10. Autism/Aspergers and Puberty

    I'm not sure I'll have time to join another group, but I can share a little about my daughter who is currently going through puberty. She began to develop about 18 months ago, when tiny breast buds began to form. We started by trying to get her used to wearing sanitary pads in her pants before she actually needed them, so when her period did start she wouldn't have two shocks to deal with, ie the period and the pads being urgently needed. It worked really well, at first she pulled them out and threw them down the toilet or in the bin, but eventually she got the idea. She started her period in December and she has dealt with it better than any of my wildest dreams would have allowed! We started off by giving her a fresh pair of pants, complete with pad already in, and she just changed her pants, but now she has got the idea of changing just the pad and will stick them in herself, which is amazing, considering she is severely autistic and non verbal! My only worry is that the hormones have kicked in occasional seizures, which she didn't have before. It's not a foregone conclusion that this will happen to all kids, but it is common unfortunately So she is currently waiting to see a doctor about it, to see if she will need meds or not.
  11. How did your Christmas Day turn out?

    Thanks everyone and big <'> for all of you who had tough times. It wasn't all plain sailing but I'm concentrating on the good bits at the moment, there are lots of reasons why I need to keep my spirits up and it's not always easy to do so.
  12. Weighted blankets

    My dd prefers it to her usual bedding and sleeps really well with it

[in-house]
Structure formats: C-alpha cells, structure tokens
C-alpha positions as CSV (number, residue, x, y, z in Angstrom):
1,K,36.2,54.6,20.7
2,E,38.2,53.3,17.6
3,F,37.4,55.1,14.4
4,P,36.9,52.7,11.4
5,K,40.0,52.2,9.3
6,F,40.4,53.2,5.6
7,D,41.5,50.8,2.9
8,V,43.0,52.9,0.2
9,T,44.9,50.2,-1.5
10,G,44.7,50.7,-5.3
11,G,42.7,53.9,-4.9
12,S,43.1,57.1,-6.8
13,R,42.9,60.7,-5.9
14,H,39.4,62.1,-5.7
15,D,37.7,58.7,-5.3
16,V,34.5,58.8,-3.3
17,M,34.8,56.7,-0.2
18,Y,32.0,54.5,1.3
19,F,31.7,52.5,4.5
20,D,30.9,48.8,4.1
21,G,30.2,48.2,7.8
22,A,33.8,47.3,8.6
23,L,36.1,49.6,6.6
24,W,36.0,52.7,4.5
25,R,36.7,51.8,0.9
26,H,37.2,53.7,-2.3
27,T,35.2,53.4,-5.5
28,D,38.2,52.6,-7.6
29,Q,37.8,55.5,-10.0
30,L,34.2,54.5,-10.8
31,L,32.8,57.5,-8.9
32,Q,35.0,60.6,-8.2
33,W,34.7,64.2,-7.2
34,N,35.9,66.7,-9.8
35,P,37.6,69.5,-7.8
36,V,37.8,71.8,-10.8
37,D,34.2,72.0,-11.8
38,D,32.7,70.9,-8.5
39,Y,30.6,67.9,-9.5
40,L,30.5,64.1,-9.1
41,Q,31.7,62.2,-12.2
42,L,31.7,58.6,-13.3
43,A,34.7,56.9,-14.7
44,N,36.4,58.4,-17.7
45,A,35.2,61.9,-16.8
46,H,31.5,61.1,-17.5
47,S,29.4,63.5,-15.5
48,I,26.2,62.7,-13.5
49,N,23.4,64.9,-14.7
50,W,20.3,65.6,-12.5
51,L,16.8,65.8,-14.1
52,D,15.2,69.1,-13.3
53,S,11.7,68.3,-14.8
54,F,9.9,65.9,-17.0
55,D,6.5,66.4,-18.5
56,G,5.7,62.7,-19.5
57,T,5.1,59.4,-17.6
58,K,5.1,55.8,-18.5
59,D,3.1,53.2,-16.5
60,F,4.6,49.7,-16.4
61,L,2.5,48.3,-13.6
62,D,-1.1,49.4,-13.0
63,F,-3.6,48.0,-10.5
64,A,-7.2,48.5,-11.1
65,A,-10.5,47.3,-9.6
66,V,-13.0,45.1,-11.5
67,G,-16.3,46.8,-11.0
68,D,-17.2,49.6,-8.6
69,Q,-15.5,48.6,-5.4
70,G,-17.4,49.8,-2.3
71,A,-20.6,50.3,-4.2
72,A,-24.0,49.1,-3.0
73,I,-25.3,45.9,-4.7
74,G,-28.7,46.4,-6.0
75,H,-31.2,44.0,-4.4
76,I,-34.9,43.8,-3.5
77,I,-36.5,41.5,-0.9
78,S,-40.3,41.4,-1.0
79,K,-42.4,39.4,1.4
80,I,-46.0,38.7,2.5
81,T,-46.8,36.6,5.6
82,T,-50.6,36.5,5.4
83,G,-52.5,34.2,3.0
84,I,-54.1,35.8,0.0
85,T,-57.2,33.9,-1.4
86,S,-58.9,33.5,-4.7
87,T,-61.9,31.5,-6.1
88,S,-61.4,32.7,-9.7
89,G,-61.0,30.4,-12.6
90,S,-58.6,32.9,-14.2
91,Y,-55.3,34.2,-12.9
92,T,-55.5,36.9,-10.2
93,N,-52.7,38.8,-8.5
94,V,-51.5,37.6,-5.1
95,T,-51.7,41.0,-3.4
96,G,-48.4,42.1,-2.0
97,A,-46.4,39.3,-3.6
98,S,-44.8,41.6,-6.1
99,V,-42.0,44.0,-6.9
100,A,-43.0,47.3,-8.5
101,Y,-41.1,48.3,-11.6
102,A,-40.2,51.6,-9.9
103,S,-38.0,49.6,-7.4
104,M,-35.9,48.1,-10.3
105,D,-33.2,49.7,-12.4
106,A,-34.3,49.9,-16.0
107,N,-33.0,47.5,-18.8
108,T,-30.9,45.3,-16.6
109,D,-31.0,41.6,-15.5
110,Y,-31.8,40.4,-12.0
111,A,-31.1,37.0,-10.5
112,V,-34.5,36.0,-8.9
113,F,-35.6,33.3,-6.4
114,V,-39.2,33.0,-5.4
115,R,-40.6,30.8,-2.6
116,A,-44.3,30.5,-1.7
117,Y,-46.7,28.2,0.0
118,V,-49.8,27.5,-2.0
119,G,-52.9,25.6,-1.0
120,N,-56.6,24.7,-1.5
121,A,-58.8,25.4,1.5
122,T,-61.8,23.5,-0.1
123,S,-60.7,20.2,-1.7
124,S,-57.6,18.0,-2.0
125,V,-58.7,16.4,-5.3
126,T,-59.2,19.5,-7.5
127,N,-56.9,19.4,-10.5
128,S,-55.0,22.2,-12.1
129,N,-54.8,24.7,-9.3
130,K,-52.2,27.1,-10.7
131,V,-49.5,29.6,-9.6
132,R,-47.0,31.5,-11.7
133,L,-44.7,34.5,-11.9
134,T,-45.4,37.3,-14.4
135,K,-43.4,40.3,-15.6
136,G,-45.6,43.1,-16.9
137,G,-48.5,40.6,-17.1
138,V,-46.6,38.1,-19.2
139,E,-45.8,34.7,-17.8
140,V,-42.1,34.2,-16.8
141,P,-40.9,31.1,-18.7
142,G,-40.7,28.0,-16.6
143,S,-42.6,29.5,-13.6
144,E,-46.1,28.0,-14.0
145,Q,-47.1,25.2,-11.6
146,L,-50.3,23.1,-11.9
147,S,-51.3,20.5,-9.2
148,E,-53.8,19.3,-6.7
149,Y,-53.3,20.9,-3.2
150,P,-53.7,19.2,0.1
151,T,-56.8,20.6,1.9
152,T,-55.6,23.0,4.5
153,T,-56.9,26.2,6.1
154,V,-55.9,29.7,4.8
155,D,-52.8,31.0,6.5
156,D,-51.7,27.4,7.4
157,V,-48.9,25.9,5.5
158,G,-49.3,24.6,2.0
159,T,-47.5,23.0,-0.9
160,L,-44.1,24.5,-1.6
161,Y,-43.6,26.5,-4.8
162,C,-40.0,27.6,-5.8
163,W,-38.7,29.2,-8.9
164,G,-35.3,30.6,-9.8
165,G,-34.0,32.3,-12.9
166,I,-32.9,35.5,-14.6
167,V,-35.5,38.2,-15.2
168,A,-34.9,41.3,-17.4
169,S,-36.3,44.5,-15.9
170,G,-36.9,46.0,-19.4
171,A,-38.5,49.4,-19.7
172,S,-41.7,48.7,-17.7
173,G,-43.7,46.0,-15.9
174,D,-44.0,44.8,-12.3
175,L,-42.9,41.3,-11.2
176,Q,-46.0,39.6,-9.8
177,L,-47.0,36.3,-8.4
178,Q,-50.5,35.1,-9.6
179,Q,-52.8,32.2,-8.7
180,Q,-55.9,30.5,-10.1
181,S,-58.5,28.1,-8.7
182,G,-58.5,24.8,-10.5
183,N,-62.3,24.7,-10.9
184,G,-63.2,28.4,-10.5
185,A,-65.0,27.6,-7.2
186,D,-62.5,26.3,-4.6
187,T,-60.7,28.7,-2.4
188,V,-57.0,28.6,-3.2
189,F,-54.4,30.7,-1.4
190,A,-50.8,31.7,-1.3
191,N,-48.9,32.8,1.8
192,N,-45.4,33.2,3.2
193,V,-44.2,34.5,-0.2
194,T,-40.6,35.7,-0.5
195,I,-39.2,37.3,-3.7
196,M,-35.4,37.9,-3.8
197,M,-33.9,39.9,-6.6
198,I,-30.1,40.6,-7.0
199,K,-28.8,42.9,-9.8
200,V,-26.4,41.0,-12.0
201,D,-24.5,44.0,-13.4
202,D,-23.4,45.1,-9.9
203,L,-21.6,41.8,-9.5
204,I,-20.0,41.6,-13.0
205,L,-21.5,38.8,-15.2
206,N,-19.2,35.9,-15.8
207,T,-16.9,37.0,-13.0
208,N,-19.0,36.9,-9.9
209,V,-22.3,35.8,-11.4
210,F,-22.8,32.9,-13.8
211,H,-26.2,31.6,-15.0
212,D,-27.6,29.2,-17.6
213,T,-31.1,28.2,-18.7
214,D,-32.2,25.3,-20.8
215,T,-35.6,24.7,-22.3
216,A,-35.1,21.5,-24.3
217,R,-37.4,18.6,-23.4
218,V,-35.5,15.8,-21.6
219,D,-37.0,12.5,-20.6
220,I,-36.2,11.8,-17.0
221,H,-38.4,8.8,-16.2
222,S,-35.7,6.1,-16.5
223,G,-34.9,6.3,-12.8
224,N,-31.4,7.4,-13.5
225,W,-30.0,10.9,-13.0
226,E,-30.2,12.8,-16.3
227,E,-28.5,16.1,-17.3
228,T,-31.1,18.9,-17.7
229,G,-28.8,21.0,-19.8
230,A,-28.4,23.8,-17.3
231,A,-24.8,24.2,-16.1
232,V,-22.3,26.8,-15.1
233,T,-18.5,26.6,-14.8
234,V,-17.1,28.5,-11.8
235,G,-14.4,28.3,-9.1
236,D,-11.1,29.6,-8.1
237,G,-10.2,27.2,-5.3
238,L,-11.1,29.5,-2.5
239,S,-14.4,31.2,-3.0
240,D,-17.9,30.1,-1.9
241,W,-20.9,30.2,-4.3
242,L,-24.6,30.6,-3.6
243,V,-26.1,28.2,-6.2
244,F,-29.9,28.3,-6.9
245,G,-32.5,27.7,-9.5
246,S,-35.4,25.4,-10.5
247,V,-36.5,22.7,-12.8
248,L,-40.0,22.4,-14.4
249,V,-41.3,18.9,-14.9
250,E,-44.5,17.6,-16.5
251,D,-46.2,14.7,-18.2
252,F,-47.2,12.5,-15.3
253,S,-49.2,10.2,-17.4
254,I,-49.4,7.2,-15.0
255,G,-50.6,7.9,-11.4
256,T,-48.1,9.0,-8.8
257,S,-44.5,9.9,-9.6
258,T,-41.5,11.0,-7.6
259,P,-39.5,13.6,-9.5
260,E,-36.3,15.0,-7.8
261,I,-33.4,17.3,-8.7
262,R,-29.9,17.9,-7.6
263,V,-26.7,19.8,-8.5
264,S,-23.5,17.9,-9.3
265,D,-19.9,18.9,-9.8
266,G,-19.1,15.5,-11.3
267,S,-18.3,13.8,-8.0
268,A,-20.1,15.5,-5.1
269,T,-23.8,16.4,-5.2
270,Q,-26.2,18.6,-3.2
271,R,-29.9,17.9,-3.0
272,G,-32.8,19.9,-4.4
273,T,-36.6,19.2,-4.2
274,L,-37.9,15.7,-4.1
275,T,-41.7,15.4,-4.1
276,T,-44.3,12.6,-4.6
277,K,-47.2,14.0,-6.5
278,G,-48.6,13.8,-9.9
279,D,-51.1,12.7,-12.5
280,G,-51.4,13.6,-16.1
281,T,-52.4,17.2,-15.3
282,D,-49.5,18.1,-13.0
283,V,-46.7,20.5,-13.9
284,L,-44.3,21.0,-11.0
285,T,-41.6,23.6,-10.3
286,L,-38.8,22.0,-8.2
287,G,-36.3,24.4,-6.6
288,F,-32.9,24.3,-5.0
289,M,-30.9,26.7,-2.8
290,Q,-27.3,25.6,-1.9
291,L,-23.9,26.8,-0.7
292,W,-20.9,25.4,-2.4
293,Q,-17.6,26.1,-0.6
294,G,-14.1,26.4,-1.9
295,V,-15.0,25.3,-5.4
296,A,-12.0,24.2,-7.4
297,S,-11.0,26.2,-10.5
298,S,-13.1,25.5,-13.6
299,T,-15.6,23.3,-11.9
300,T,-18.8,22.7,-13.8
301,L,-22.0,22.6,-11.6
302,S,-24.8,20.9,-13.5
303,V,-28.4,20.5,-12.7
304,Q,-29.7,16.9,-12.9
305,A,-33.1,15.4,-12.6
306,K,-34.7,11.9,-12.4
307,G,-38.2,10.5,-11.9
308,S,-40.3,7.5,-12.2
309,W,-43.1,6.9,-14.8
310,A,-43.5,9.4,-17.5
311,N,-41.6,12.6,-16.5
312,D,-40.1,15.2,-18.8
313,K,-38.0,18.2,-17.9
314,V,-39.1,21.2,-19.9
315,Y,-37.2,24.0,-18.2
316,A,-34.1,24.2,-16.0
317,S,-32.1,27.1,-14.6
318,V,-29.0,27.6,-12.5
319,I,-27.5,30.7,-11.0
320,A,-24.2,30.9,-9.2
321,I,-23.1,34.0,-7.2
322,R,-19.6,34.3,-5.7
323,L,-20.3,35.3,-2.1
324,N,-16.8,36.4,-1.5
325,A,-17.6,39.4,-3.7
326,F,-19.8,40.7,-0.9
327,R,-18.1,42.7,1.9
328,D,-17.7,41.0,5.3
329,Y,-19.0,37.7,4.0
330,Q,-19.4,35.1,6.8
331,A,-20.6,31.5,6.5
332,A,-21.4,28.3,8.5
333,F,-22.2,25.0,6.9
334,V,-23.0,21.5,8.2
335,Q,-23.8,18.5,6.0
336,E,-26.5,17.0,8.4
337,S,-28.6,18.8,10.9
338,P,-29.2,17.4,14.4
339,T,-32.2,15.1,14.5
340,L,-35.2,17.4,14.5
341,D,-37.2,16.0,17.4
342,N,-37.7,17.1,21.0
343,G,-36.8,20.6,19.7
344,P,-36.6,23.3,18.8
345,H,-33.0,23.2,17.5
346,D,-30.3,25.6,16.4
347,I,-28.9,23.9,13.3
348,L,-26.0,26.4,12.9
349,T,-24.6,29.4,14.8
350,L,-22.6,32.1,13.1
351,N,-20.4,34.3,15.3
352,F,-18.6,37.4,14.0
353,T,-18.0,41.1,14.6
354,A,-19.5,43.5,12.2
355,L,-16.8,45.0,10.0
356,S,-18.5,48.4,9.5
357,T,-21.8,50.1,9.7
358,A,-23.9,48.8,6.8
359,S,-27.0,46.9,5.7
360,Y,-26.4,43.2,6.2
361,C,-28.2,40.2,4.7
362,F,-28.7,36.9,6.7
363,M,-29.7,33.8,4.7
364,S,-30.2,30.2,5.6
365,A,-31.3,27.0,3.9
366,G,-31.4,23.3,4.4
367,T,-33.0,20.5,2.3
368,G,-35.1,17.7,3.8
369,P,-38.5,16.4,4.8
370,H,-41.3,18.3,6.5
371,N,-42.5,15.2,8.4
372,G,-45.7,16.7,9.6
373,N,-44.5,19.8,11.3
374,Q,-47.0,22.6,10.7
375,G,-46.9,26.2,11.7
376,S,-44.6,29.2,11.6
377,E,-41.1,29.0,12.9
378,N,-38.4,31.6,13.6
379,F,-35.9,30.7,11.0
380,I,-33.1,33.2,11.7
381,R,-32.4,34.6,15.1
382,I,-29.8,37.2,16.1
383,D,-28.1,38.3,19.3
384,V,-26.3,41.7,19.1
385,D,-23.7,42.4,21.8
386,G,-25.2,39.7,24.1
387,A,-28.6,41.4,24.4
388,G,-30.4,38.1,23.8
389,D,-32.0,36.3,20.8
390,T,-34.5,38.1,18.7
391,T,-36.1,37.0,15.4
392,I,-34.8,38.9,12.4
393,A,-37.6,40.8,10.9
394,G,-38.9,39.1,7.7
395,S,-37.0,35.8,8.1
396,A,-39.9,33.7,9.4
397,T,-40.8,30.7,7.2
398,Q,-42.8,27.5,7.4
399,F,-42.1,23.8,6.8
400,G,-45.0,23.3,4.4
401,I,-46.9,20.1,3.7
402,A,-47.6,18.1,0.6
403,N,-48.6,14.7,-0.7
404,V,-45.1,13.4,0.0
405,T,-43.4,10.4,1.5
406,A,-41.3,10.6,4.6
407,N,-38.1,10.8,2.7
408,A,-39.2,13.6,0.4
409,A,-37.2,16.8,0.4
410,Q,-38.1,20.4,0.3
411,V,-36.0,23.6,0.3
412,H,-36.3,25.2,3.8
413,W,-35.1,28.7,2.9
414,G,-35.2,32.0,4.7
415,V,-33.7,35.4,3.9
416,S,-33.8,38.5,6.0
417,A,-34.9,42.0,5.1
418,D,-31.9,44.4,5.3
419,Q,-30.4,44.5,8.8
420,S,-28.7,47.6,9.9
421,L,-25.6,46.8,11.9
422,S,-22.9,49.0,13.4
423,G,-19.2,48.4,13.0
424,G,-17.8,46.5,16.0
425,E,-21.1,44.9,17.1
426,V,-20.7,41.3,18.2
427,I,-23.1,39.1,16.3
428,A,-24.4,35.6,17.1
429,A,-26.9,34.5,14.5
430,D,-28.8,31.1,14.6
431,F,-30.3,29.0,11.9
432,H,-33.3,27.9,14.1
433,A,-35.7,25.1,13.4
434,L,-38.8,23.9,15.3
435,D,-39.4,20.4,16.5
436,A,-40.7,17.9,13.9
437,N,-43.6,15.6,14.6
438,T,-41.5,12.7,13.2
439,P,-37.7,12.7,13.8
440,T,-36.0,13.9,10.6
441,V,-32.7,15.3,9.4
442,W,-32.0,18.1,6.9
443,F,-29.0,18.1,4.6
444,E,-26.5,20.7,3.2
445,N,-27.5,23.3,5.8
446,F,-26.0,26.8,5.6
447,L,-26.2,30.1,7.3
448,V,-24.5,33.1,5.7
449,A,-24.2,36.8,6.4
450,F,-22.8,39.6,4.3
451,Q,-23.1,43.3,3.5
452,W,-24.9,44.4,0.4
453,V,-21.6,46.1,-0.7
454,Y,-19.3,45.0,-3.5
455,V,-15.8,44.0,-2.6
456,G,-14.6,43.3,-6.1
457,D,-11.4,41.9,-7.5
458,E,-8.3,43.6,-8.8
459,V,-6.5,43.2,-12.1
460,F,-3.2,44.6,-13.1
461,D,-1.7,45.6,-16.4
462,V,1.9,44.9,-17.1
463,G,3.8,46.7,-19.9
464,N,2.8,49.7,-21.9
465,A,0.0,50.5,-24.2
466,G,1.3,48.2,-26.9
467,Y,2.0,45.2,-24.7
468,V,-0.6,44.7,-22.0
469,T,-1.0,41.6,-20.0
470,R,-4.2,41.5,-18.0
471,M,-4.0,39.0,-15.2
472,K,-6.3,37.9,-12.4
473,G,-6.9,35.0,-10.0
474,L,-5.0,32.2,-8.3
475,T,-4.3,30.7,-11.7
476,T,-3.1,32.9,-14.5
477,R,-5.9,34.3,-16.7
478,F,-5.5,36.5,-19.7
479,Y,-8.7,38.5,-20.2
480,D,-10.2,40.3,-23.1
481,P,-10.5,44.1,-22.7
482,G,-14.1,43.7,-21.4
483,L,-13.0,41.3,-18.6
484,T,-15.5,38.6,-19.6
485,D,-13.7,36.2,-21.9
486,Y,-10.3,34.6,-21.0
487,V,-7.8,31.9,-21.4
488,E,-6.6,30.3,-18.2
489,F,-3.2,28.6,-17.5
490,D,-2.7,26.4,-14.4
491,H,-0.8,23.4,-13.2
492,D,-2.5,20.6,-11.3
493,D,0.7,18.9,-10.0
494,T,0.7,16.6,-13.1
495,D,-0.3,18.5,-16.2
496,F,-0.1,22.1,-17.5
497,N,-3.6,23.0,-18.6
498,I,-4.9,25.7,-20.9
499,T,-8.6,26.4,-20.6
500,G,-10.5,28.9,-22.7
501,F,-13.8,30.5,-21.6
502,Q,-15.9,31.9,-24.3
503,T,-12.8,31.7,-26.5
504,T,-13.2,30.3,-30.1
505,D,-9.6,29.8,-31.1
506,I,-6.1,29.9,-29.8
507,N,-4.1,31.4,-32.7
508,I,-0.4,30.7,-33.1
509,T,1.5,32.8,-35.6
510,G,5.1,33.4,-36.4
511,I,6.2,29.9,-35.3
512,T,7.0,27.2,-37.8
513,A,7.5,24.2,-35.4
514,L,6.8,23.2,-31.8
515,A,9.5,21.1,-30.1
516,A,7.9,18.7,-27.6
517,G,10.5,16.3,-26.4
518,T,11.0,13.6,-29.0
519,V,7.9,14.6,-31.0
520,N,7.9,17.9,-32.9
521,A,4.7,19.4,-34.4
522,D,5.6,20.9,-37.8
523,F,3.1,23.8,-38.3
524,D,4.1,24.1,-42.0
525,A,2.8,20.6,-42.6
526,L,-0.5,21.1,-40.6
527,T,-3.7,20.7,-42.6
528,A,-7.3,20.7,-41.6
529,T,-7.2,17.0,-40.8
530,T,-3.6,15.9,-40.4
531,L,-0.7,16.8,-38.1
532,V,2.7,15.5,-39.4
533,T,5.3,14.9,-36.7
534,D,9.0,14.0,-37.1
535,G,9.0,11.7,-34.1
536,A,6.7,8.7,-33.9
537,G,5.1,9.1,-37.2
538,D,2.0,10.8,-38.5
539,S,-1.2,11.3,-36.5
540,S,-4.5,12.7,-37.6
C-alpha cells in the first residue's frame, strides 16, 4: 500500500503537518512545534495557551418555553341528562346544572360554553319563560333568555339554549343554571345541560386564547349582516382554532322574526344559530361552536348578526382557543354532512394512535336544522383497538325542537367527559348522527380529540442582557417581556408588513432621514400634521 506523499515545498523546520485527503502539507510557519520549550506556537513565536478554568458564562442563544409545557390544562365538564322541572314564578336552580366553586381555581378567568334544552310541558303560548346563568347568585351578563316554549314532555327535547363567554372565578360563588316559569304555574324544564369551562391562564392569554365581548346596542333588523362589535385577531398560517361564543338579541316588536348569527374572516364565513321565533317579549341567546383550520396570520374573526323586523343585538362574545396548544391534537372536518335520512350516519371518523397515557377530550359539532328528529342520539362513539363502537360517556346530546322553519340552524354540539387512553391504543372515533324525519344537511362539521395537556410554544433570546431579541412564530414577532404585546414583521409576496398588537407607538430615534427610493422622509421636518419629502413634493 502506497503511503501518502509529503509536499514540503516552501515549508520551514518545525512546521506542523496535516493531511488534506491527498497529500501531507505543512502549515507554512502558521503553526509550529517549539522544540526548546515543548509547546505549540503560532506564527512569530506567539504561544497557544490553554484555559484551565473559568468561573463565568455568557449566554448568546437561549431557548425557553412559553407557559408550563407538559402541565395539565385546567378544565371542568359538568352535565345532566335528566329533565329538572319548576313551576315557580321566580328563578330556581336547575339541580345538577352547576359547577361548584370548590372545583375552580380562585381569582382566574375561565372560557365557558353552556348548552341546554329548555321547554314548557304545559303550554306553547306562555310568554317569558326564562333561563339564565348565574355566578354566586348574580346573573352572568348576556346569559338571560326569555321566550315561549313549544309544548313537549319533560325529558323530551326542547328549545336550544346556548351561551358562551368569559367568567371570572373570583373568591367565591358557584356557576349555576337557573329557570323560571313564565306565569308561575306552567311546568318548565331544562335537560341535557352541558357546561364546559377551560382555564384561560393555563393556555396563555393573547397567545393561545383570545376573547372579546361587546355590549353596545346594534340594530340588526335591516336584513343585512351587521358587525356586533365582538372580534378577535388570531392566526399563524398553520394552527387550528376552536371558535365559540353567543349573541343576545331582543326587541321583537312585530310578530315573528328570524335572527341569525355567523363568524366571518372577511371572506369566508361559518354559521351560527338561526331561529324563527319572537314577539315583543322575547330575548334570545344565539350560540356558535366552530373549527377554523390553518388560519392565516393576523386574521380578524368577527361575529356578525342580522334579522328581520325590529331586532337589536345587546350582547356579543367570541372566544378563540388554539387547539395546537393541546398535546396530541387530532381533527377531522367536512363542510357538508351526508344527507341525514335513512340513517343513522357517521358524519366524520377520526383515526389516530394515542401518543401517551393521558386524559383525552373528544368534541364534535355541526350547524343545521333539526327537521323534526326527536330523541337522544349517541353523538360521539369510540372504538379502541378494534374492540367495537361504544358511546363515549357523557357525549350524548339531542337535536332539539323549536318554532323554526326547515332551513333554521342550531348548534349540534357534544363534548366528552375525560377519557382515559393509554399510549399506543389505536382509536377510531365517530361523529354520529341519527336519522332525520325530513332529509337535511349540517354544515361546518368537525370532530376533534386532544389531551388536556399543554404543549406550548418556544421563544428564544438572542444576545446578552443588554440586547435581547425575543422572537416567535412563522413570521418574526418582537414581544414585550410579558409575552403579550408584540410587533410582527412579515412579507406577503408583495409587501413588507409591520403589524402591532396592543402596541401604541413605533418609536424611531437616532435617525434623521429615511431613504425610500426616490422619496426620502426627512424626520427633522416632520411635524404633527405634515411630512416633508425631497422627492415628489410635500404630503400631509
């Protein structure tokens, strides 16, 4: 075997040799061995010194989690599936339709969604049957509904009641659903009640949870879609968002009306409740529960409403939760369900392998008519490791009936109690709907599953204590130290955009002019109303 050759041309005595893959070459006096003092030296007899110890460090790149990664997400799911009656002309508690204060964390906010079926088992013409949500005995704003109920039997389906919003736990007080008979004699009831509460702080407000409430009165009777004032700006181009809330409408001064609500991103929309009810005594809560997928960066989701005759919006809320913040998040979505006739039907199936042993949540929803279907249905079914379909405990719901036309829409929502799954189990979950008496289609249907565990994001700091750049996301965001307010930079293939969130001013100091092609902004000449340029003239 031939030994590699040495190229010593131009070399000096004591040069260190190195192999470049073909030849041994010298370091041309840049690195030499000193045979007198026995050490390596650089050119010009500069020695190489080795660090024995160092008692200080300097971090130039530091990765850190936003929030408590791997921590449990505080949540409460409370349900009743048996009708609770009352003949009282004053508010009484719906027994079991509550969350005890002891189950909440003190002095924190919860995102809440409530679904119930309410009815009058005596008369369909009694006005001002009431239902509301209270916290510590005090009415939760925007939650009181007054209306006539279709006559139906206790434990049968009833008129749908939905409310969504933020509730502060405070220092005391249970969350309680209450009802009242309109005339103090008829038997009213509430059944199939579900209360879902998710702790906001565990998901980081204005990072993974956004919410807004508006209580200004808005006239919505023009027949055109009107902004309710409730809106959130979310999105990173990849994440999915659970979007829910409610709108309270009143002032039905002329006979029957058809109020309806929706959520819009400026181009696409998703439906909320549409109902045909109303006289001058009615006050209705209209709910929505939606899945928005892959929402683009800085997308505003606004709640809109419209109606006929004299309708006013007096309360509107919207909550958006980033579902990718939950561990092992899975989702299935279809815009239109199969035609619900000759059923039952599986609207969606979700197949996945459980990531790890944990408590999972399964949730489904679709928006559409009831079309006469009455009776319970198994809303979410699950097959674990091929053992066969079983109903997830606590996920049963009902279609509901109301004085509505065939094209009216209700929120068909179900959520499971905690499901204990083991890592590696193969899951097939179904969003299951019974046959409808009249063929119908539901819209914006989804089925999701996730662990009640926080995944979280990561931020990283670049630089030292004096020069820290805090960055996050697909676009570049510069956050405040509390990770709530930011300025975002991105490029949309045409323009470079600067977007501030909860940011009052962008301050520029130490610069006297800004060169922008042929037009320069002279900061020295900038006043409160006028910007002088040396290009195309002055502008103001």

13. How did your Christmas Day turn out?

    woo! This small expression of happiness escaped my dds lips on Christmas morning. She walked into the living room and that is all I heard, followed by the rustling of paper being torn off. I dashed down to catch her opening her presents before they'd all been unwrapped! That one little word means so much to me. It means that she was happy. It means that she understands and remembers that the decorations come out, then we have a present day. It meant as much to me as all the 'OMG my favourite toy EVER' comments that I used to get from ds when he was younger. I know you will all understand. From a little girl who only has a handful of functional words, this was a true expression of emotion and happiness. I feel very soppy about the whole thing, but all I've been getting from other people is that sort of 'and.....?' reaction, like something had to follow it. Well, no, it doesn't. That little 'woo!' said it all
  14. do your special people like music?

    He's got brilliant taste in music The Dave Grohl thing must be confusing though, he's done so many things with different bands, plus he sings, plays guitar AND drums!
  15. do your special people like music?

    Yes, my dd loves pop music, particularly Sugababes, S Club 7, Steps, Kylie and that sort of thing. She drives me nuts with her DVDs of them! I do make her listen to decent music in the car though